Bill Johnson
Mike White and
Glenn Nice

Glyphosate and Foliar Fertilizers
Created: 4/13/2010

Manganese deficiency is occasionally observed in soybean grown in northern Indiana. Because Mn deficiency symptoms frequently appear near the time of postemergence glyphosate applications in glyphosate-resistant soybean, producers and custom applicators occasionally tank-mix glyphosate and foliar Mn fertilizer to reduce application costs. Research has shown that glyphosate efficacy is antagonized when it is tank-mixed with some Mn fertilizers and Mn-EDTA appears to be the least antagonistic of the Mn fertilizers.

We conducted a greenhouse study to evaluate the effect of a couple of Mn fertilizers on glyphosate efficacy on velvetleaf and common waterhemp, two weeds which have shown variable tolerance to glyphosate. To conduct this study, we planted velvetleaf and waterhemp seeds in Styrofoam cups and allowed the weeds to grow to 4 to 6 inches in height. The treatments were applied with a greenhouse track sprayer calibrated to deliver 15 GPA.  The glyphosate rate used was 11 oz/A or about ½ of the normal labeled rate. We used a low rate in an attempt to exaggerate the differences that can occur when spray conditions in the field are less than idea (i.e. big weeds, drought conditions). The treatments were applied in either de-ionized water or in well water. The well water is considered hard water with significant concentrations of calcium and iron in it.  The Mn fertilizer solutions consisted of 6% Mn Sulfate applied at 32 oz/A and 6% Mn EDTA applied at 36 oz/A.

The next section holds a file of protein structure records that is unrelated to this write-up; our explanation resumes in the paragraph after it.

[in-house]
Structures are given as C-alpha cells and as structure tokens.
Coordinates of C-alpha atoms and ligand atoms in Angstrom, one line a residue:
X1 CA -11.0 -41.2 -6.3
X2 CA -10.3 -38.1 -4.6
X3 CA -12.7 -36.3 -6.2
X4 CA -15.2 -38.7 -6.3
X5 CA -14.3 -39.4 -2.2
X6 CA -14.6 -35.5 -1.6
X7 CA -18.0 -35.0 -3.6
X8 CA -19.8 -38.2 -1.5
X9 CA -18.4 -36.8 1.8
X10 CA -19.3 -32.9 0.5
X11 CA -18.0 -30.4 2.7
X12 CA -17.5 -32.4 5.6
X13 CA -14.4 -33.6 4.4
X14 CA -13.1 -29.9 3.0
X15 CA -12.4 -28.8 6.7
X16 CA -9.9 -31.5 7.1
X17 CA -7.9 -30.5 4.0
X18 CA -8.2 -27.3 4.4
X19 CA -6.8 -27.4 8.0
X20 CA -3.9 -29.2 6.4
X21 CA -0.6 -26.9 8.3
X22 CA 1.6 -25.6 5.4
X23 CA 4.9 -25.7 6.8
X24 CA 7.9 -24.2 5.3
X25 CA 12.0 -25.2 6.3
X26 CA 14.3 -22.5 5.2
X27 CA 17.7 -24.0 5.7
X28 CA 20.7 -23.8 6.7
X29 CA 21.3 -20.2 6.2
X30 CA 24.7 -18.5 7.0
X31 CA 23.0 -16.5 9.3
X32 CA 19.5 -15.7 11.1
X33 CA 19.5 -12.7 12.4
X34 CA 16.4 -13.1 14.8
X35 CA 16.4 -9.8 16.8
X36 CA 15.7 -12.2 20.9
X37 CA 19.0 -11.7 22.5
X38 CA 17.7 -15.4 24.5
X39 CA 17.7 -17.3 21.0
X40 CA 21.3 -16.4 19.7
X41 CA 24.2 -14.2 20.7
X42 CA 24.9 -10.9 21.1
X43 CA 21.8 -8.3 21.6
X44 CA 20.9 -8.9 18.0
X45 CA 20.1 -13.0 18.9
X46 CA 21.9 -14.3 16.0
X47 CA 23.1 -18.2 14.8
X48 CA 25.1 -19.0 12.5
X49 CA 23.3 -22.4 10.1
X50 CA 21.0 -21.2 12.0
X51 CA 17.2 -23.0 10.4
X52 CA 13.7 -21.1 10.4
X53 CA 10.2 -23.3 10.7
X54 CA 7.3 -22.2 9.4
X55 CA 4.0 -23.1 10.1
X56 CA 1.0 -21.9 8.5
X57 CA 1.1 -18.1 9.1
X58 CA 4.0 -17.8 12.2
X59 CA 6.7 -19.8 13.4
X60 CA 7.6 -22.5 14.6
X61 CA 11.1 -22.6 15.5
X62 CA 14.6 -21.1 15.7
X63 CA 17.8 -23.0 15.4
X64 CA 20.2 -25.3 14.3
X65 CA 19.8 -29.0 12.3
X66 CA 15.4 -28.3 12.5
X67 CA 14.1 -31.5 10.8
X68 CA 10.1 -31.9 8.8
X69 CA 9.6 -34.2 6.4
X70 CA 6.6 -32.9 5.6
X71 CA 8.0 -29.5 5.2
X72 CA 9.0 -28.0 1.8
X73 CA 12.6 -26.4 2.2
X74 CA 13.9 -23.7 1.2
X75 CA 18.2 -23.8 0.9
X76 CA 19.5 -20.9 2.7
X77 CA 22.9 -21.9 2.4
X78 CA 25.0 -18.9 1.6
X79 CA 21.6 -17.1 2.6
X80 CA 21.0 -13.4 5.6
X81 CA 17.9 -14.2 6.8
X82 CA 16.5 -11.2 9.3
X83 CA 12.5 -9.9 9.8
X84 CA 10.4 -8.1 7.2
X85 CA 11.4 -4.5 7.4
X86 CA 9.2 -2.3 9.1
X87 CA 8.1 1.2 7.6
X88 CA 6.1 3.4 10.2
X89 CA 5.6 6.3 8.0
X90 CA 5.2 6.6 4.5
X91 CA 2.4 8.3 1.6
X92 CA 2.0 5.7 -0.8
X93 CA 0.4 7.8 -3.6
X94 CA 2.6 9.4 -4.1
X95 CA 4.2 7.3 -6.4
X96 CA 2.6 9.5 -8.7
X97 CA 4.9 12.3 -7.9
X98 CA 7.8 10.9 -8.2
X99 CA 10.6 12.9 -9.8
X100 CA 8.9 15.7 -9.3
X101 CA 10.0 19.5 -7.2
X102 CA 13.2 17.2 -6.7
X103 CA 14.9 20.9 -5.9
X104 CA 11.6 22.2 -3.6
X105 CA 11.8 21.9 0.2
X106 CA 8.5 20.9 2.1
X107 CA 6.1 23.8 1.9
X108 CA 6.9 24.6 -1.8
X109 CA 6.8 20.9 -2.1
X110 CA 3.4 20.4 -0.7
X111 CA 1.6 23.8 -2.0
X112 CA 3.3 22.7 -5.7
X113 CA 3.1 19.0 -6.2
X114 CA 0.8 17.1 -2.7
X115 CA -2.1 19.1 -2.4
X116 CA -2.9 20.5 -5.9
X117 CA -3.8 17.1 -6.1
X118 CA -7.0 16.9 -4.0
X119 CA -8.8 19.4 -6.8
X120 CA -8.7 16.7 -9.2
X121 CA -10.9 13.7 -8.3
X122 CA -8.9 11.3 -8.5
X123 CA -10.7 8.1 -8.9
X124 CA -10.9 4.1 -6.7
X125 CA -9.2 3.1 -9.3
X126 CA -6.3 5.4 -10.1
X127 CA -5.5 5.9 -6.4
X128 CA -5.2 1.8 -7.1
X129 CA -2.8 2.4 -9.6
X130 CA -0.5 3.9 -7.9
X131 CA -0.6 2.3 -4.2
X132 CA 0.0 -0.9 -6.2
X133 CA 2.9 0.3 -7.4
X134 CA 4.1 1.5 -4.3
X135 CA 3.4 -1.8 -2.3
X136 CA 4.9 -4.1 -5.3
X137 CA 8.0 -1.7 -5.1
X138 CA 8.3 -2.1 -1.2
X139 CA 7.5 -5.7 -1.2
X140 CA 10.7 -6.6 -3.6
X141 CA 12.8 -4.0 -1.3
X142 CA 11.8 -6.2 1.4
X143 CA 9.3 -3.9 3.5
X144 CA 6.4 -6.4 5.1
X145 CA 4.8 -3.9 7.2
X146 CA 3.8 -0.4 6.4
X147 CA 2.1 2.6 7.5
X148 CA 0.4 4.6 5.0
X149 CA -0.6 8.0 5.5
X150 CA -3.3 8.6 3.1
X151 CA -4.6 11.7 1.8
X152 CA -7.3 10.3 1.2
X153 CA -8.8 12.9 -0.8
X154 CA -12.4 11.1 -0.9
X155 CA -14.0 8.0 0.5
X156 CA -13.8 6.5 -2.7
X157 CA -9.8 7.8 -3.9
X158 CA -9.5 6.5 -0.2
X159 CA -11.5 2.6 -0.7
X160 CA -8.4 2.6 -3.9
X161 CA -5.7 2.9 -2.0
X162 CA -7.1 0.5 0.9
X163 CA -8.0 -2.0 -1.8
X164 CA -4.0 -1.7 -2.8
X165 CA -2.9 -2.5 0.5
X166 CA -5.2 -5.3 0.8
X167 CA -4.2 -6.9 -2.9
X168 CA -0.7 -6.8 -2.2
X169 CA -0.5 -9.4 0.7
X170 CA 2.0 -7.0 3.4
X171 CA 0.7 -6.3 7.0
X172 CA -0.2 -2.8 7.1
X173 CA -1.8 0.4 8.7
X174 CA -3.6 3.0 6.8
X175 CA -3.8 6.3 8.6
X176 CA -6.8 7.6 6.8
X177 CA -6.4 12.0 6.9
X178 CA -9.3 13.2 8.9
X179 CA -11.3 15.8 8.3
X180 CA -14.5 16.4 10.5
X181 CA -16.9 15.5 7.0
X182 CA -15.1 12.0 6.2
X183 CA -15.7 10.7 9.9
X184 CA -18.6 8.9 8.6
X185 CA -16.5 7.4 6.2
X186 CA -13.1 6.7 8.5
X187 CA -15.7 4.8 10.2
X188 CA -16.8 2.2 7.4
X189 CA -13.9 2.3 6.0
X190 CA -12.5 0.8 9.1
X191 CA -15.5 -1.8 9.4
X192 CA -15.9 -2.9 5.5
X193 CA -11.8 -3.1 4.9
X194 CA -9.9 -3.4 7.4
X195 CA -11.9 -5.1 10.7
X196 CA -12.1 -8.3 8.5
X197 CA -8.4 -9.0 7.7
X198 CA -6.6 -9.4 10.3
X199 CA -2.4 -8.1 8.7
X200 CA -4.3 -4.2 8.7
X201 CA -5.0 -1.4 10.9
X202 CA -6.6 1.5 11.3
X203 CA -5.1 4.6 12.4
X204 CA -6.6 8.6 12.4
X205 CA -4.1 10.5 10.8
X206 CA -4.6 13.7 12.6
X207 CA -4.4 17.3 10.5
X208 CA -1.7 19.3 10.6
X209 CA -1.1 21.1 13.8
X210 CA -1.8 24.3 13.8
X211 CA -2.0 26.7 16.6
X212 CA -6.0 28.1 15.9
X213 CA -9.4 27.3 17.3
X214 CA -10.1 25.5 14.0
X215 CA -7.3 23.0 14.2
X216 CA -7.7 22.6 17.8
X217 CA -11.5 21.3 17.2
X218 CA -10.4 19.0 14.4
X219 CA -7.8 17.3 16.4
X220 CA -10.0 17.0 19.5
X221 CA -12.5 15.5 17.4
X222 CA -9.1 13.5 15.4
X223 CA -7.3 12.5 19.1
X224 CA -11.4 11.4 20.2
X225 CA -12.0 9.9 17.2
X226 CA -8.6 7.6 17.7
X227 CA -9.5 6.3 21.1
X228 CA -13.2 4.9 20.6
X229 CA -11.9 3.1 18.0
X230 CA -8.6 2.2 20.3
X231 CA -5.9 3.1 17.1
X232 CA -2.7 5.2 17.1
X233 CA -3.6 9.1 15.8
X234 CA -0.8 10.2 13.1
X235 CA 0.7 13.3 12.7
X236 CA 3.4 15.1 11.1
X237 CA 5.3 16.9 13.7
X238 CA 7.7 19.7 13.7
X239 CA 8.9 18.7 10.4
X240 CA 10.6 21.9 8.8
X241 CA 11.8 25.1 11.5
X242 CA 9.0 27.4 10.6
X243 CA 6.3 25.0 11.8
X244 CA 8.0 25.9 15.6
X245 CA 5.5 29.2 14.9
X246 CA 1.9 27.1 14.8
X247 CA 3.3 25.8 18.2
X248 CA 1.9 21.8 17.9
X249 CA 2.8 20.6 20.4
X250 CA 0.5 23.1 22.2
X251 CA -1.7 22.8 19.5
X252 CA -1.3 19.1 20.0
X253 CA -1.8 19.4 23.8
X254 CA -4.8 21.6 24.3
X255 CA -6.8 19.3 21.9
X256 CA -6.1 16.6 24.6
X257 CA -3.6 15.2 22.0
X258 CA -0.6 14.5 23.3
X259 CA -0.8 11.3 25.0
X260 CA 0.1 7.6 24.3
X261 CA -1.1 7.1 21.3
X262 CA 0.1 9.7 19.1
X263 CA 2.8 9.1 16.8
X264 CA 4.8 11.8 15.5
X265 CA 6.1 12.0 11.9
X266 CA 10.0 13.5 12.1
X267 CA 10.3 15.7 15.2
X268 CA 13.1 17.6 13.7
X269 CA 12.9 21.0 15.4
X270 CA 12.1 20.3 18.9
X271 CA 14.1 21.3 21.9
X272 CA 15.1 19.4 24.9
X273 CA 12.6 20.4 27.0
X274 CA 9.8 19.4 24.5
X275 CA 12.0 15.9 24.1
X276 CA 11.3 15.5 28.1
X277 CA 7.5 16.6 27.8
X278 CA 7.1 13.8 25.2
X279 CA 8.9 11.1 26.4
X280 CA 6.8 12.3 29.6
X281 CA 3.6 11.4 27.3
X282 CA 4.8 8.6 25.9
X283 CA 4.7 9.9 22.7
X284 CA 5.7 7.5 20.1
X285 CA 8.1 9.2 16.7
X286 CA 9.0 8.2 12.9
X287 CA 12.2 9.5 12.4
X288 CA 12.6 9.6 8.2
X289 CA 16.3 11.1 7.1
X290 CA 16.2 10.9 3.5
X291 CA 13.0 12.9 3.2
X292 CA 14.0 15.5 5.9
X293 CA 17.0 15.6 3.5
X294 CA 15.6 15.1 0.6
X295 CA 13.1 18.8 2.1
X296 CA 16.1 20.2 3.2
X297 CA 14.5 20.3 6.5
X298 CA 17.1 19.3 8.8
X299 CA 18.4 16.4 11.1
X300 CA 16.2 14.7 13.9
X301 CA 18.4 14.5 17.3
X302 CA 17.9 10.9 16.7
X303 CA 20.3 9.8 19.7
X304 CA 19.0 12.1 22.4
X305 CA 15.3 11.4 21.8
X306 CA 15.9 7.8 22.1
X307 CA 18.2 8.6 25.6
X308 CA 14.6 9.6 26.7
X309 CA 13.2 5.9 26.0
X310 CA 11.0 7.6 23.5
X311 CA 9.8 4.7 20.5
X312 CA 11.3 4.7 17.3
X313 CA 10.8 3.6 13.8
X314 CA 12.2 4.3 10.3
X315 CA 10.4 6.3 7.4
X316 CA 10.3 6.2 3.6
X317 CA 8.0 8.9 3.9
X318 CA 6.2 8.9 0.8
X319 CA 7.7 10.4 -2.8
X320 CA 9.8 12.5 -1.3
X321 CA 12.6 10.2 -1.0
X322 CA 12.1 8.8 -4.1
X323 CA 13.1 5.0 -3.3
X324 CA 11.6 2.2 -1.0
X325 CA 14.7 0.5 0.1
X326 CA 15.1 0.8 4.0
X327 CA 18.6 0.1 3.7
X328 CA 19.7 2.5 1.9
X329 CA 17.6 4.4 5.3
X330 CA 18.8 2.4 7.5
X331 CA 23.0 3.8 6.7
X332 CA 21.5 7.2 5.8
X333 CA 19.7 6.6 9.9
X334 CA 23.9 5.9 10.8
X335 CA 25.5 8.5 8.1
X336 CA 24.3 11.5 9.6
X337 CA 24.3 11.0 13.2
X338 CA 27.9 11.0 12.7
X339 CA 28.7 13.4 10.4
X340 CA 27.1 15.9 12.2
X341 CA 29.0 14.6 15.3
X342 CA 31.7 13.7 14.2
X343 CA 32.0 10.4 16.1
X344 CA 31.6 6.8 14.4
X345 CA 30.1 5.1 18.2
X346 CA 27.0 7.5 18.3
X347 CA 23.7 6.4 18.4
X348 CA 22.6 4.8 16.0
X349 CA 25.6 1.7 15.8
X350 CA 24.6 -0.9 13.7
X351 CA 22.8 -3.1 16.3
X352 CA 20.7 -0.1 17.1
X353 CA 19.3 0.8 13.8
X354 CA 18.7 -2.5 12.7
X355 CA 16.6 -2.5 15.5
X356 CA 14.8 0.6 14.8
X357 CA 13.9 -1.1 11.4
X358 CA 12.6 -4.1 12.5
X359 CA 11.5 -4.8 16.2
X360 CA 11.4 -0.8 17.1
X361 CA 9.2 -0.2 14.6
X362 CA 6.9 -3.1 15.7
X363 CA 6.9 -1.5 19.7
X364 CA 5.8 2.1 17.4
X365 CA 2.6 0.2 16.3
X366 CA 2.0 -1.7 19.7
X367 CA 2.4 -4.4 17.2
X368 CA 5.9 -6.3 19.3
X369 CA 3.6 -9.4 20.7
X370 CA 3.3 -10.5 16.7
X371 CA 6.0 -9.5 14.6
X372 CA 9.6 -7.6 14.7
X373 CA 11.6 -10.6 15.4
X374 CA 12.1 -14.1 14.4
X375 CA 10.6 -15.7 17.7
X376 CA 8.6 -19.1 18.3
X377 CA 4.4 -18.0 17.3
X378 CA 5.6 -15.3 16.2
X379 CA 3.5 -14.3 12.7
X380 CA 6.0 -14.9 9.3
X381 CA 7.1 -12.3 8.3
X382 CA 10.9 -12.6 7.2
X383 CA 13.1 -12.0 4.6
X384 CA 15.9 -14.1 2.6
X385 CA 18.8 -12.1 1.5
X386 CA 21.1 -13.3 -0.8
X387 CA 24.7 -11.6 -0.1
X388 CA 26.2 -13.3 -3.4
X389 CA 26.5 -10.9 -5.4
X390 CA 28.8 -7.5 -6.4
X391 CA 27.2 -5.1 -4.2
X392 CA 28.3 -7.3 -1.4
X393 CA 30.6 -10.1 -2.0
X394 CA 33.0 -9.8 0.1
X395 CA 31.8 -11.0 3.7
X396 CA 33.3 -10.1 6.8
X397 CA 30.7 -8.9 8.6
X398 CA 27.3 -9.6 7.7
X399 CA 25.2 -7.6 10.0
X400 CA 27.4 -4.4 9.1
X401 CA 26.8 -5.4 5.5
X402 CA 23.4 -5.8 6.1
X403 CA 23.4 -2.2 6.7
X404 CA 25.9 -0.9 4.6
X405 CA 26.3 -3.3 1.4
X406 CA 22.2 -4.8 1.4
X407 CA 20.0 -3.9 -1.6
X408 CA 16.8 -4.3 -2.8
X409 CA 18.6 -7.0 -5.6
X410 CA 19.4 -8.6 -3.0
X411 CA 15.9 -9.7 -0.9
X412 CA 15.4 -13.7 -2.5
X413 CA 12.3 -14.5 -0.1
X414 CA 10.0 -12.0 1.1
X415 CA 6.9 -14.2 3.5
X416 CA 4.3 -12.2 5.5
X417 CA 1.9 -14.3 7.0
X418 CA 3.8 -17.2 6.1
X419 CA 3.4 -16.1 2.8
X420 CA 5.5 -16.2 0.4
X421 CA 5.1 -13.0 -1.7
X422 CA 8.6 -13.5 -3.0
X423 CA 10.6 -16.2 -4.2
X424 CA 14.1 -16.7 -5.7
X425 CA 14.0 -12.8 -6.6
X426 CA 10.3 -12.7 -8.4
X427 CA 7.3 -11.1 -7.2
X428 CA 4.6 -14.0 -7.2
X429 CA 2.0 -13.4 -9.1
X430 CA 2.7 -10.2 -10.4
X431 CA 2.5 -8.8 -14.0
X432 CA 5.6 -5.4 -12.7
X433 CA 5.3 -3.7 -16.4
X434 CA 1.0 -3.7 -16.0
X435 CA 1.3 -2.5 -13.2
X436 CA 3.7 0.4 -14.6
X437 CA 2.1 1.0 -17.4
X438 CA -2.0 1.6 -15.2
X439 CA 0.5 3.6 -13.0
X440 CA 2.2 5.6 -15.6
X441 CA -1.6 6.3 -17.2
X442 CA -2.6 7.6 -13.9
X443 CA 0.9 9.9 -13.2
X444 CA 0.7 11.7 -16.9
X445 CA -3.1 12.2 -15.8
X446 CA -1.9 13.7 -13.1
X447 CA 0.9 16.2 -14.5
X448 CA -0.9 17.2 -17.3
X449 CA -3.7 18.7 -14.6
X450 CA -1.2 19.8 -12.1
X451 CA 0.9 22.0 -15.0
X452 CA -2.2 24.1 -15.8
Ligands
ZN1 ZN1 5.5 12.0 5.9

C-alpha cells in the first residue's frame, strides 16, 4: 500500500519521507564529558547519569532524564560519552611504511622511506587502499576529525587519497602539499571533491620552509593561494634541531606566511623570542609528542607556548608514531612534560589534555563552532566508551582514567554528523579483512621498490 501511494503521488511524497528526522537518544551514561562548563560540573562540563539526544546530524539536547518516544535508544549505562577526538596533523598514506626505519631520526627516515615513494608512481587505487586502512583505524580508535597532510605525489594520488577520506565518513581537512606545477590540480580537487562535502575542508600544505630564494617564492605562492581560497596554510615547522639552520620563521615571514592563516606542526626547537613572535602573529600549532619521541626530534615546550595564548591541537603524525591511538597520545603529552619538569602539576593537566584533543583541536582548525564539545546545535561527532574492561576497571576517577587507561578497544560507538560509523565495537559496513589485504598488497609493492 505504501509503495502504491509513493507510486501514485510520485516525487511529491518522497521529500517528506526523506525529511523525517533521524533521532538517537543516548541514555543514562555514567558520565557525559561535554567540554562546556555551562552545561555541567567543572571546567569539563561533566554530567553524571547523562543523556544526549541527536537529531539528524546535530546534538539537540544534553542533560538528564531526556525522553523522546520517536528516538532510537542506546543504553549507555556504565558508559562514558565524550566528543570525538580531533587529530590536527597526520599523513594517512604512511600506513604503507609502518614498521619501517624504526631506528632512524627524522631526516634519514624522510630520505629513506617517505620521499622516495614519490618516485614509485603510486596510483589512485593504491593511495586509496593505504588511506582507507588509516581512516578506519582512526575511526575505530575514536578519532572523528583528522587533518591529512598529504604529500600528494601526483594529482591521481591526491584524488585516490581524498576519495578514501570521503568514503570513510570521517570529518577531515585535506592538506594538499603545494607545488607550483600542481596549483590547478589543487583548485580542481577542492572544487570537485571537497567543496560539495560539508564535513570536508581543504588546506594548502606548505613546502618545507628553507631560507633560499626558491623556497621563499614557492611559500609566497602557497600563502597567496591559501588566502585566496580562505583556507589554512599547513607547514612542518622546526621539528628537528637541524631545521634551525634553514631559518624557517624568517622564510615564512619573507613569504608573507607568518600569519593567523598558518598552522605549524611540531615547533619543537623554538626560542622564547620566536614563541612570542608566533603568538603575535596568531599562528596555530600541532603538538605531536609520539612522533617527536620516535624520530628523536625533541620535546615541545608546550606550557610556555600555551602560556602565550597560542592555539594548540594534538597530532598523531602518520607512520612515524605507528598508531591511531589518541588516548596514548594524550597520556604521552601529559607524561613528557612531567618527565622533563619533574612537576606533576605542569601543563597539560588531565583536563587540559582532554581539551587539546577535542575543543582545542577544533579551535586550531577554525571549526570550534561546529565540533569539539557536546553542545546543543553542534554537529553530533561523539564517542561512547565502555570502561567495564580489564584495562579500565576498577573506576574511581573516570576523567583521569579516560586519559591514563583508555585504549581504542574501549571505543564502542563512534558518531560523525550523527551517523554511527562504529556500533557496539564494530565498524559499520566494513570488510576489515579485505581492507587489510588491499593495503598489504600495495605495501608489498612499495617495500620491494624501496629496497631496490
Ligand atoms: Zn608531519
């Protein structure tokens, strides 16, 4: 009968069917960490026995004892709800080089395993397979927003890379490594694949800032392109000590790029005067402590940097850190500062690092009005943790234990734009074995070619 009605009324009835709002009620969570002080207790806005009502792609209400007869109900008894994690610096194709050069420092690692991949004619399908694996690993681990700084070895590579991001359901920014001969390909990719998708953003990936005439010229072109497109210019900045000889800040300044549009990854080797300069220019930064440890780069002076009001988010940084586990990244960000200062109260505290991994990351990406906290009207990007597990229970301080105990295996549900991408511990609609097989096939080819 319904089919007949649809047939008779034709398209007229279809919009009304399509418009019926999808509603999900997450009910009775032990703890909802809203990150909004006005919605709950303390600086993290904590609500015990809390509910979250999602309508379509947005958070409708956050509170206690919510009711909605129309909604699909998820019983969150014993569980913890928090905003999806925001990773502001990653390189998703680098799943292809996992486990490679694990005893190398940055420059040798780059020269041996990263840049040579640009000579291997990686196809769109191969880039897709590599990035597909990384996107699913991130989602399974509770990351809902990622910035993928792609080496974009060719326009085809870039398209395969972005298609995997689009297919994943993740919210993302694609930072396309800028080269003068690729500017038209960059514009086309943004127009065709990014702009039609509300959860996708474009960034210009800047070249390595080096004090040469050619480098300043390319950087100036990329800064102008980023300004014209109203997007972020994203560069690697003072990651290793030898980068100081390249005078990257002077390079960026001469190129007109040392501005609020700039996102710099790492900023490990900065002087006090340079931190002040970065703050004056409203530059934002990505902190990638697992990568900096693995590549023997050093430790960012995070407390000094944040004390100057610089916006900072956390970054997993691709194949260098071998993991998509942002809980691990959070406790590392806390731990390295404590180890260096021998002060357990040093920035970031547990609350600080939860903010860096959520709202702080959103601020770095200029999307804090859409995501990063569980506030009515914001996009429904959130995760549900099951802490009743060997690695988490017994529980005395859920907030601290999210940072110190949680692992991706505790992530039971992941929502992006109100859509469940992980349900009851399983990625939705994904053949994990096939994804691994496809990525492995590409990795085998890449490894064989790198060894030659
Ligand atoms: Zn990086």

Figure 1 shows that hard water will reduce the ability of glyphosate to control of velvetleaf and waterhemp. Hard water reduced glyphosate efficacy on velvetleaf at least 20% at 1 and 4 weeks after treatment. Hard water reduced glyphosate efficacy on waterhemp 50% at 1 WAT and 30% at 4 WAT.

Figure 1. Velvetleaf and Waterhemp Control in Deionized vs Well Water.

Figure 2 shows the effect of Mn fertilizers on glyphosate efficacy in deionized water. A reduction in efficacy was also noted when Mn sulfate and Mn EDTA were tankmixed with glyphosate in de-ionized water (Figure 2). Velvetleaf control was reduced at least 20% by the fertilizers and waterhemp control was reduced at least 30% by the fertilizers.

Figure 2. Velvetleaf and Waterhemp Control with Glyphosate + Foliar Fertilizers in Deionized Water.

Figure 3 shows the effect of Mn fertilizers on glyphosate efficacy in hard water.  A slight reduction in efficacy on velvetleaf by foliar fertilizers was noted when treatments were applied in well water (Figure 3).  On waterhemp, Mn sulfate reduced glyphosate efficacy at 1 and 4 WAT. Mn EDTA did not reduce glyphosate efficacy at 1 WAT, but did reduce glyphosate efficacy at 4 WAT. The antagonistic effect of the Mn fertilizers was less, but overall control was lower to start with.

Figure 3. Velvetleaf and Waterhemp Control with Glyphosate + Foliar Fertilizers in Well Water.
Take Home Points:  
1. Hard water can have a dramatic effect on herbicide activity. Remember to add ammonium sulfate to the tank before herbicides are added to reduce the effect of hard water cations on glyphosate efficacy.
2. Mn EDTA is less antagonistic to glyphosate than Mn sulfate. However, both can reduce glyphosate efficacy on velvetleaf and waterhemp.



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